Lavender: A Pretty Scent and Good Medicine

Rosemarie Diane Rose, MD, is a member of Inova Integrative and Functional Medicine board certified in family medicine. She has a special interest in functional and integrative medicine, including acupuncture. Read Dr. Rose’s profile.

When people think of lavender, they usually think of its lovely smell, which is widely used in soaps, creams, and cosmetics. Extracts from this beautiful purple flower are even used as a flavoring for foods and beverages.

But it is lavender’s impact on mood and cognition that has garnered the most attention. There is mounting evidence that the essential oil does have positive psychological effects. When used in tea, it curbs restlessness, and has been used for centuries as a healing herb. Europeans have long used pillows stuffed with lavender as a sleep aid. In one study, elderly nursing home residents with insomnia slept as well as with sedative sleeping pills, when the room was scented with lavender. In Japan, psychological testing revealed lower stress levels in people exposed to lavender.

At Inova Integrative and Functional Medicine, we recommend two different forms of lavender. The first is Lavender essential oil, in a liquid form. Based on respected studies, researchers found that lavender has proven to have very soothing effects, both on mood and sleep. The participants exposed to lavender felt less depression, anxiety, and had significantly better moods than before the aromatherapy. Treating mild insomnia can be as simple putting a single drop on either your pillow or in the water of a vaporizer. In vaporized form, it has shown significant promise in calming certain types of aggressive dementia patients, such as Alzheimer’s.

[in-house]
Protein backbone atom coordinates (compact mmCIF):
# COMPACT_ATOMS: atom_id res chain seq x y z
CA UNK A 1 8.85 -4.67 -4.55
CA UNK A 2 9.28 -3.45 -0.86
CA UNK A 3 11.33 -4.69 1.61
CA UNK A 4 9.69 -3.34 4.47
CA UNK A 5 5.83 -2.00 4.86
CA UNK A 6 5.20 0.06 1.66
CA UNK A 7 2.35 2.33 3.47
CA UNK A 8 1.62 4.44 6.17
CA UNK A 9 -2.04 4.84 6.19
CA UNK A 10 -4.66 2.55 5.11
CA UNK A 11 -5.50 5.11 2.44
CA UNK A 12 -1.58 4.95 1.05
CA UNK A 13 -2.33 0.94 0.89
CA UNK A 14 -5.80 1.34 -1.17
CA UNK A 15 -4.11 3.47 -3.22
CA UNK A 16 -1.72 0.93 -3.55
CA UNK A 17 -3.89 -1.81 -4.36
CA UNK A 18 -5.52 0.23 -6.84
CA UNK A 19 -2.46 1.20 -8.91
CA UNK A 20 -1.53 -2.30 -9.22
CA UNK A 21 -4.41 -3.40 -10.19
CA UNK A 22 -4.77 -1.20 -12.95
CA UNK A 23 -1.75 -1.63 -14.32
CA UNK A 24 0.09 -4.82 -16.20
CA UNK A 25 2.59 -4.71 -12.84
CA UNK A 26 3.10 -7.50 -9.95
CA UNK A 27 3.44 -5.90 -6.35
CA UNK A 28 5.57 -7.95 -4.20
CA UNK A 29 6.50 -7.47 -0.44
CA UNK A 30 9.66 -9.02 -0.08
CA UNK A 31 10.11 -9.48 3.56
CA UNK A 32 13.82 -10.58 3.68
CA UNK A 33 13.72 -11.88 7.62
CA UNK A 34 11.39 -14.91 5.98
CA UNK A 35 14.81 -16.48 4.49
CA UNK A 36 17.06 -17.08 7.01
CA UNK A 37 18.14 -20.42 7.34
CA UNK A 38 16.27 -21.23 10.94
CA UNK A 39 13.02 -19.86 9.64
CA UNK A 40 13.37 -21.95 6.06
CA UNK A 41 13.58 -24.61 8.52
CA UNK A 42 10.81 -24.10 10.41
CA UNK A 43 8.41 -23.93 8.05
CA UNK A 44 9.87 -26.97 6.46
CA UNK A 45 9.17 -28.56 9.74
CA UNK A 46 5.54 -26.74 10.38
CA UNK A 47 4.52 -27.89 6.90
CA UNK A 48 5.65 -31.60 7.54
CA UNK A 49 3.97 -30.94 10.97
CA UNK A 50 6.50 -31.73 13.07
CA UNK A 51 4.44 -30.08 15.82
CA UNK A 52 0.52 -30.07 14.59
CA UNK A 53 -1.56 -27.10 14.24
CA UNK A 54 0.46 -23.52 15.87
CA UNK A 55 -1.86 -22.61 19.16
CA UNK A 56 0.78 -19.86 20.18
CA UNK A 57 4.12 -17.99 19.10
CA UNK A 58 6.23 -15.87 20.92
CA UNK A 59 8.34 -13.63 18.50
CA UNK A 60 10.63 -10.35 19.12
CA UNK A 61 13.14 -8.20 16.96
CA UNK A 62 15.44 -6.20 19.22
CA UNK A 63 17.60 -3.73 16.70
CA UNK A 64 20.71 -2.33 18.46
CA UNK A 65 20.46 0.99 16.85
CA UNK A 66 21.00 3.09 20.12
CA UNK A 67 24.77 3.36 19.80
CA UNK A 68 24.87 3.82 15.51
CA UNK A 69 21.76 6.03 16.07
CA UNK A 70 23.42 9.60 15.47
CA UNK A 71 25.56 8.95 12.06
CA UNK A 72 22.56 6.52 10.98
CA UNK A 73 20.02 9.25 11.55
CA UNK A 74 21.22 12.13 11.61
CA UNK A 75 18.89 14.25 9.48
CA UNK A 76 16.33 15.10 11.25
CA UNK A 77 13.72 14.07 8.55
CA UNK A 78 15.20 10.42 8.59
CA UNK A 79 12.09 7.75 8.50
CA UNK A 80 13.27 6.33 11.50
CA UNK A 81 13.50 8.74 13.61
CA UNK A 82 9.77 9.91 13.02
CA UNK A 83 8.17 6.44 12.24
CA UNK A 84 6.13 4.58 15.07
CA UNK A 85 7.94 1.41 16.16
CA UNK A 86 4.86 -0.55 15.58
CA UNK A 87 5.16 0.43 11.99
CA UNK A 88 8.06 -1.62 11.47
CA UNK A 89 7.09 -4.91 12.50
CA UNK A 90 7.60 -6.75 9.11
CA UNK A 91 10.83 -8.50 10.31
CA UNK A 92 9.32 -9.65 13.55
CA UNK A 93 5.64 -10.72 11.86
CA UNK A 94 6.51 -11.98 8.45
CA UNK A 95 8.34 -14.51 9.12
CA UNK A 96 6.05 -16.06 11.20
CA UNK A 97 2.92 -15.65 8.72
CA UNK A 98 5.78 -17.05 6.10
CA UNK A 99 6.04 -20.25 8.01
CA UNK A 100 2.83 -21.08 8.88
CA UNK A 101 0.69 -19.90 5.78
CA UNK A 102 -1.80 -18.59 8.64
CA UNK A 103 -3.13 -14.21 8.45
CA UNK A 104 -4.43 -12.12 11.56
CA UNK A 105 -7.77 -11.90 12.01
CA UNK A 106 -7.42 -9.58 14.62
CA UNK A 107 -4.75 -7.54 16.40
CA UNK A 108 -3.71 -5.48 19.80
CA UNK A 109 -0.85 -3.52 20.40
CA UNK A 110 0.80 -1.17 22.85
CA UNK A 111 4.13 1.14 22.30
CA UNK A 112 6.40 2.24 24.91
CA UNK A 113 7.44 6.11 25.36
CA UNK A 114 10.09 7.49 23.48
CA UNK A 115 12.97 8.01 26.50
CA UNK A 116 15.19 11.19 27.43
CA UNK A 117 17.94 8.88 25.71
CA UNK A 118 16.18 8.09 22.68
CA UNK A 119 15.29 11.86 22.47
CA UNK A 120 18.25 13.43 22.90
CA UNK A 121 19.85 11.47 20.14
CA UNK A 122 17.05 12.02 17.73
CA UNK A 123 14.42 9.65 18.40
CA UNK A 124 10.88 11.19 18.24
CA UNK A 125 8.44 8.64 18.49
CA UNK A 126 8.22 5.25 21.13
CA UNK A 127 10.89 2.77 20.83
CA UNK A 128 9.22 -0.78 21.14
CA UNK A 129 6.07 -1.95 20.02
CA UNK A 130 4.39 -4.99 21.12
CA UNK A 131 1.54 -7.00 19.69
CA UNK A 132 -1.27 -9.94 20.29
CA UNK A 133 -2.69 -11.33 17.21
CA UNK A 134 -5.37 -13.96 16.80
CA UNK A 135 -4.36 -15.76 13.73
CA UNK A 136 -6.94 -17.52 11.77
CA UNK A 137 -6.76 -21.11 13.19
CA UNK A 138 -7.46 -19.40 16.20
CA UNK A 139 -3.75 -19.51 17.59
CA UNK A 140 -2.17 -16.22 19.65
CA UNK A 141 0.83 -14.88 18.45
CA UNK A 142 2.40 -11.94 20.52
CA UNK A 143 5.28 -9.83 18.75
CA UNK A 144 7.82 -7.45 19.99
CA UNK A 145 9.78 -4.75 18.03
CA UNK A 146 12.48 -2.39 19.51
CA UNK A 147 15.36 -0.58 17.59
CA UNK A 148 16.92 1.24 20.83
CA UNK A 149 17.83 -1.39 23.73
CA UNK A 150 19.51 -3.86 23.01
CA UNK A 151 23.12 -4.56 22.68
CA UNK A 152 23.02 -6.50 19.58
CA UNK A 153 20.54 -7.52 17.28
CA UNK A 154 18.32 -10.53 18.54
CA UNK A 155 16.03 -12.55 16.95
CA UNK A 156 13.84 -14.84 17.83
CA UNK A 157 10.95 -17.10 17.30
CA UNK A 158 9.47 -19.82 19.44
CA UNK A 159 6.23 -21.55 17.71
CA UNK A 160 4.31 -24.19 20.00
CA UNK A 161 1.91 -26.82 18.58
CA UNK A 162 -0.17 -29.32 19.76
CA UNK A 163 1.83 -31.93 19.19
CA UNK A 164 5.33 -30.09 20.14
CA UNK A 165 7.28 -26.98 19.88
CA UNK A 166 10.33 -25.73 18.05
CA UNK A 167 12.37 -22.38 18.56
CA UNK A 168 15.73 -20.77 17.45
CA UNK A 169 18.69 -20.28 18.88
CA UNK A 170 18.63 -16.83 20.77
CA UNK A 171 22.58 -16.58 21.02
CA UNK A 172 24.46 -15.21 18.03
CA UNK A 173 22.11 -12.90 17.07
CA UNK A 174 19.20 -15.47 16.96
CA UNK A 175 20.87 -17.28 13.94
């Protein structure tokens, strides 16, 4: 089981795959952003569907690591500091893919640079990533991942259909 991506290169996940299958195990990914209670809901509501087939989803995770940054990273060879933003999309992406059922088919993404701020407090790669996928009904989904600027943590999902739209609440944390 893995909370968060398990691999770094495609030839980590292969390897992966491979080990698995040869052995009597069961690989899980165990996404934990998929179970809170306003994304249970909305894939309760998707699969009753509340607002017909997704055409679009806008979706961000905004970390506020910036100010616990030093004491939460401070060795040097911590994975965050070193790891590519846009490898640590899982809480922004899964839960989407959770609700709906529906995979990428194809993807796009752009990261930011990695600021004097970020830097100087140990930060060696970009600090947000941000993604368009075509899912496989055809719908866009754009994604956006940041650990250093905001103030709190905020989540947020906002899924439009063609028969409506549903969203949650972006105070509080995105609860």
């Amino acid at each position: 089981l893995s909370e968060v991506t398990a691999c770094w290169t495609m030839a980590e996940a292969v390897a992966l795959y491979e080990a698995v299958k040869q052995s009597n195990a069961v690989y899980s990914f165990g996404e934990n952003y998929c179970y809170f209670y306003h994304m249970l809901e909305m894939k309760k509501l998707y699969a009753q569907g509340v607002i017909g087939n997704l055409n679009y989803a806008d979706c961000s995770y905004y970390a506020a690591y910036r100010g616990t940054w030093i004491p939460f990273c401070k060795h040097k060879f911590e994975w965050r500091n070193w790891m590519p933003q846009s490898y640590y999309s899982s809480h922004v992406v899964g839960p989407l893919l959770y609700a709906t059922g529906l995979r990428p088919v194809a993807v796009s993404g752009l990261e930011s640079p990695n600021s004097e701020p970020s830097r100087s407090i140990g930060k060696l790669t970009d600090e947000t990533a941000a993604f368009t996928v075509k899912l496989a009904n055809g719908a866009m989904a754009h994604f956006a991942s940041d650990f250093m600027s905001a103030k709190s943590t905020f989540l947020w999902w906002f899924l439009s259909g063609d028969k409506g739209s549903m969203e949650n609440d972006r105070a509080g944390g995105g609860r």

Lavela is a new form of lavender, which we are now recommending, as well. It is a soft gel capsule that helps ease anxiety, when taken by mouth once a day. It appears that therapy with lavender extracts, such as Lavela, is comparable or superior to, many commonly prescribed anxiety-relieving medications, including Valium, Ativan, Paxil and Prozac, as well as the herb kava, based on available data. Lavela can be a safer choice, as some medications are known to be habit-forming; and kava may adversely affect the liver. With Lavela, no serious adverse events were reported. Lavela is all-natural, and is made with non-GMO canola oil.

The German government’s study on lavender found no contraindications, side effects, or drug interactions for this herb. However, it is important to be careful not to over-use lavender products. Instances of nausea and drowsiness with excessive internal use of lavender oil have been reported; but this may be dose-and/or quality related.

When used properly, you may find that a form of lavender can provide a pleasant and safe way to take the edge off of your day; as easily as putting a single drop of the oil on your pillow, or swallowing a small capsule.

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